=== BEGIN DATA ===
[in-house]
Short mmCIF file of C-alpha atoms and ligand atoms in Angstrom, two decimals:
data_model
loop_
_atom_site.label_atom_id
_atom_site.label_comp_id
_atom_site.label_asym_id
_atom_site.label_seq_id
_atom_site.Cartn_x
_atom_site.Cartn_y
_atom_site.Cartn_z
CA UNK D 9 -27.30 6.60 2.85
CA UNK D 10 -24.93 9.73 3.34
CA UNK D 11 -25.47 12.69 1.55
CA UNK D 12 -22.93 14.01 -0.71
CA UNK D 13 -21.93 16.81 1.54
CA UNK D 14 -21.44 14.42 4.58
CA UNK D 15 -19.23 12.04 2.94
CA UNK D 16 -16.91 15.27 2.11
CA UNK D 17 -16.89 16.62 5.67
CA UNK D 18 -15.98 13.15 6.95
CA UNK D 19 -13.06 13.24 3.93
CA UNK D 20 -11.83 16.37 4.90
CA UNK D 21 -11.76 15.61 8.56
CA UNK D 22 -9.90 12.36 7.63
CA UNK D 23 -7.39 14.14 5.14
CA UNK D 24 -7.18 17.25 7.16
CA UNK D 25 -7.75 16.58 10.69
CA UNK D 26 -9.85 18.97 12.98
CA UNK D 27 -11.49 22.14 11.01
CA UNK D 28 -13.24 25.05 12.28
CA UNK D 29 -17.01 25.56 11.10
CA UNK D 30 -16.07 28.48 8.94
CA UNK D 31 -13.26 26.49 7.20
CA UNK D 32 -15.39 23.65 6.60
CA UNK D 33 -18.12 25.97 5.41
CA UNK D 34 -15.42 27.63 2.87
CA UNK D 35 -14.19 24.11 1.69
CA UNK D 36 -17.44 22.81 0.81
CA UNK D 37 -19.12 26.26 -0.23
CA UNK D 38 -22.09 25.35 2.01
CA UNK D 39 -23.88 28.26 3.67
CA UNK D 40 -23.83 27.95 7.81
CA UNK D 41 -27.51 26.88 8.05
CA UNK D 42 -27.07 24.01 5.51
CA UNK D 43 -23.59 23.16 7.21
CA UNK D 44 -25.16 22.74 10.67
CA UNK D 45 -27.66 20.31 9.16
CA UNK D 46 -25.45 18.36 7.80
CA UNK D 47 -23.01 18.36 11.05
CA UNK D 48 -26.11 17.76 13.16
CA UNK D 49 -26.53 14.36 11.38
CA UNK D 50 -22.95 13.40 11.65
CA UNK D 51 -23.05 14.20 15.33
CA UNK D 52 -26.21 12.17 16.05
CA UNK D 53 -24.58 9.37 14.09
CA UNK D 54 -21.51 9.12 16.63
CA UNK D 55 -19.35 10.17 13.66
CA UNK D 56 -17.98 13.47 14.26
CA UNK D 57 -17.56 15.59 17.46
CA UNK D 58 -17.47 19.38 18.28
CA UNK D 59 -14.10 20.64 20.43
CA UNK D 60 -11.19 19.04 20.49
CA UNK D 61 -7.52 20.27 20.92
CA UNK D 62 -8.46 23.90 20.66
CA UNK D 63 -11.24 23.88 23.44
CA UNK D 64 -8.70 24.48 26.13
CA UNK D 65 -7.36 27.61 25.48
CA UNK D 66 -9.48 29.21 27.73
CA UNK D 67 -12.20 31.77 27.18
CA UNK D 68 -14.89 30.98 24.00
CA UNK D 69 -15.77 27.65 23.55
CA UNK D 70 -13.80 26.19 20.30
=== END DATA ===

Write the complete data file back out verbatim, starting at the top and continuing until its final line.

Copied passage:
[in-house]
Short mmCIF file of C-alpha atoms and ligand atoms in Angstrom, two decimals:
data_model
loop_
_atom_site.label_atom_id
_atom_site.label_comp_id
_atom_site.label_asym_id
_atom_site.label_seq_id
_atom_site.Cartn_x
_atom_site.Cartn_y
_atom_site.Cartn_z
CA UNK D 9 -27.30 6.60 2.85
CA UNK D 10 -24.93 9.73 3.34
CA UNK D 11 -25.47 12.69 1.55
CA UNK D 12 -22.93 14.01 -0.71
CA UNK D 13 -21.93 16.81 1.54
CA UNK D 14 -21.44 14.42 4.58
CA UNK D 15 -19.23 12.04 2.94
CA UNK D 16 -16.91 15.27 2.11
CA UNK D 17 -16.89 16.62 5.67
CA UNK D 18 -15.98 13.15 6.95
CA UNK D 19 -13.06 13.24 3.93
CA UNK D 20 -11.83 16.37 4.90
CA UNK D 21 -11.76 15.61 8.56
CA UNK D 22 -9.90 12.36 7.63
CA UNK D 23 -7.39 14.14 5.14
CA UNK D 24 -7.18 17.25 7.16
CA UNK D 25 -7.75 16.58 10.69
CA UNK D 26 -9.85 18.97 12.98
CA UNK D 27 -11.49 22.14 11.01
CA UNK D 28 -13.24 25.05 12.28
CA UNK D 29 -17.01 25.56 11.10
CA UNK D 30 -16.07 28.48 8.94
CA UNK D 31 -13.26 26.49 7.20
CA UNK D 32 -15.39 23.65 6.60
CA UNK D 33 -18.12 25.97 5.41
CA UNK D 34 -15.42 27.63 2.87
CA UNK D 35 -14.19 24.11 1.69
CA UNK D 36 -17.44 22.81 0.81
CA UNK D 37 -19.12 26.26 -0.23
CA UNK D 38 -22.09 25.35 2.01
CA UNK D 39 -23.88 28.26 3.67
CA UNK D 40 -23.83 27.95 7.81
CA UNK D 41 -27.51 26.88 8.05
CA UNK D 42 -27.07 24.01 5.51
CA UNK D 43 -23.59 23.16 7.21
CA UNK D 44 -25.16 22.74 10.67
CA UNK D 45 -27.66 20.31 9.16
CA UNK D 46 -25.45 18.36 7.80
CA UNK D 47 -23.01 18.36 11.05
CA UNK D 48 -26.11 17.76 13.16
CA UNK D 49 -26.53 14.36 11.38
CA UNK D 50 -22.95 13.40 11.65
CA UNK D 51 -23.05 14.20 15.33
CA UNK D 52 -26.21 12.17 16.05
CA UNK D 53 -24.58 9.37 14.09
CA UNK D 54 -21.51 9.12 16.63
CA UNK D 55 -19.35 10.17 13.66
CA UNK D 56 -17.98 13.47 14.26
CA UNK D 57 -17.56 15.59 17.46
CA UNK D 58 -17.47 19.38 18.28
CA UNK D 59 -14.10 20.64 20.43
CA UNK D 60 -11.19 19.04 20.49
CA UNK D 61 -7.52 20.27 20.92
CA UNK D 62 -8.46 23.90 20.66
CA UNK D 63 -11.24 23.88 23.44
CA UNK D 64 -8.70 24.48 26.13
CA UNK D 65 -7.36 27.61 25.48
CA UNK D 66 -9.48 29.21 27.73
CA UNK D 67 -12.20 31.77 27.18
CA UNK D 68 -14.89 30.98 24.00
CA UNK D 69 -15.77 27.65 23.55
CA UNK D 70 -13.80 26.19 20.30